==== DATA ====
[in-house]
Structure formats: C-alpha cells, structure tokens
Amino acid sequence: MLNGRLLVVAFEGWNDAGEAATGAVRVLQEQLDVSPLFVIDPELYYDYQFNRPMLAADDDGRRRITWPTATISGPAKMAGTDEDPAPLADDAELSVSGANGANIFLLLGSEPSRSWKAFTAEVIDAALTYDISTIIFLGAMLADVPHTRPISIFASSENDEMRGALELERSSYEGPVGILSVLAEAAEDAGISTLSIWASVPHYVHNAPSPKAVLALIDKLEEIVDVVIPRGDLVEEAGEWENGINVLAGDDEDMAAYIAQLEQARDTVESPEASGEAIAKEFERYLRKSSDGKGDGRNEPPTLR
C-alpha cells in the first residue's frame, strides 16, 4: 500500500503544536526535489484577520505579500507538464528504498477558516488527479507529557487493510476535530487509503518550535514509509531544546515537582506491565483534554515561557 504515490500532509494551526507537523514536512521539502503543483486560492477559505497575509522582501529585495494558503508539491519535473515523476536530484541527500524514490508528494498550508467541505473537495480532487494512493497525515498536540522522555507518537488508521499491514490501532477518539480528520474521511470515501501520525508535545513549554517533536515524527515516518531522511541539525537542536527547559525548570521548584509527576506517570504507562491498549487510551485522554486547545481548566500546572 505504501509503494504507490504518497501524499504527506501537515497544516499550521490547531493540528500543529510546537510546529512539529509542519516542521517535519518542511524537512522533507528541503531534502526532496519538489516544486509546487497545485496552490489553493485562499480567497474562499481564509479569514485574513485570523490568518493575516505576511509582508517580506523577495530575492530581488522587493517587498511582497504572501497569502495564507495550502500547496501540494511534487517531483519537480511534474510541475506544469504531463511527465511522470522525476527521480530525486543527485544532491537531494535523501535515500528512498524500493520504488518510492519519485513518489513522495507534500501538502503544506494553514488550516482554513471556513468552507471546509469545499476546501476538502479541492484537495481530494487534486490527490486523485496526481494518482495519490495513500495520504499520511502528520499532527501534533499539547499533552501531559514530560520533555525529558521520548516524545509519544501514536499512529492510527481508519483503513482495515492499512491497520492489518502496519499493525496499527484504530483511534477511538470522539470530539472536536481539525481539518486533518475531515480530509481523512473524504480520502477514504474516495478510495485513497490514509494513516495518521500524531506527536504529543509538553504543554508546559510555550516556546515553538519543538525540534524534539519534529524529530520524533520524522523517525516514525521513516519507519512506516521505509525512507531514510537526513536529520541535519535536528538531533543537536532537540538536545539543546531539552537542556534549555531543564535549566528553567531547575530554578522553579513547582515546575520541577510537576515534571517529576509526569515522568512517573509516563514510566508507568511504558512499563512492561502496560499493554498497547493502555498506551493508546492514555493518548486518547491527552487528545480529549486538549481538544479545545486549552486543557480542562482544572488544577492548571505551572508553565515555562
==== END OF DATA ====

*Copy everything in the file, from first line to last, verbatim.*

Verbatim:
[in-house]
Structure formats: C-alpha cells, structure tokens
Amino acid sequence: MLNGRLLVVAFEGWNDAGEAATGAVRVLQEQLDVSPLFVIDPELYYDYQFNRPMLAADDDGRRRITWPTATISGPAKMAGTDEDPAPLADDAELSVSGANGANIFLLLGSEPSRSWKAFTAEVIDAALTYDISTIIFLGAMLADVPHTRPISIFASSENDEMRGALELERSSYEGPVGILSVLAEAAEDAGISTLSIWASVPHYVHNAPSPKAVLALIDKLEEIVDVVIPRGDLVEEAGEWENGINVLAGDDEDMAAYIAQLEQARDTVESPEASGEAIAKEFERYLRKSSDGKGDGRNEPPTLR
C-alpha cells in the first residue's frame, strides 16, 4: 500500500503544536526535489484577520505579500507538464528504498477558516488527479507529557487493510476535530487509503518550535514509509531544546515537582506491565483534554515561557 504515490500532509494551526507537523514536512521539502503543483486560492477559505497575509522582501529585495494558503508539491519535473515523476536530484541527500524514490508528494498550508467541505473537495480532487494512493497525515498536540522522555507518537488508521499491514490501532477518539480528520474521511470515501501520525508535545513549554517533536515524527515516518531522511541539525537542536527547559525548570521548584509527576506517570504507562491498549487510551485522554486547545481548566500546572 505504501509503494504507490504518497501524499504527506501537515497544516499550521490547531493540528500543529510546537510546529512539529509542519516542521517535519518542511524537512522533507528541503531534502526532496519538489516544486509546487497545485496552490489553493485562499480567497474562499481564509479569514485574513485570523490568518493575516505576511509582508517580506523577495530575492530581488522587493517587498511582497504572501497569502495564507495550502500547496501540494511534487517531483519537480511534474510541475506544469504531463511527465511522470522525476527521480530525486543527485544532491537531494535523501535515500528512498524500493520504488518510492519519485513518489513522495507534500501538502503544506494553514488550516482554513471556513468552507471546509469545499476546501476538502479541492484537495481530494487534486490527490486523485496526481494518482495519490495513500495520504499520511502528520499532527501534533499539547499533552501531559514530560520533555525529558521520548516524545509519544501514536499512529492510527481508519483503513482495515492499512491497520492489518502496519499493525496499527484504530483511534477511538470522539470530539472536536481539525481539518486533518475531515480530509481523512473524504480520502477514504474516495478510495485513497490514509494513516495518521500524531506527536504529543509538553504543554508546559510555550516556546515553538519543538525540534524534539519534529524529530520524533520524522523517525516514525521513516519507519512506516521505509525512507531514510537526513536529520541535519535536528538531533543537536532537540538536545539543546531539552537542556534549555531543564535549566528553567531547575530554578522553579513547582515546575520541577510537576515534571517529576509526569515522568512517573509516563514510566508507568511504558512499563512492561502496560499493554498497547493502555498506551493508546492514555493518548486518547491527552487528545480529549486538549481538544479545545486549552486543557480542562482544572488544577492548571505551572508553565515555562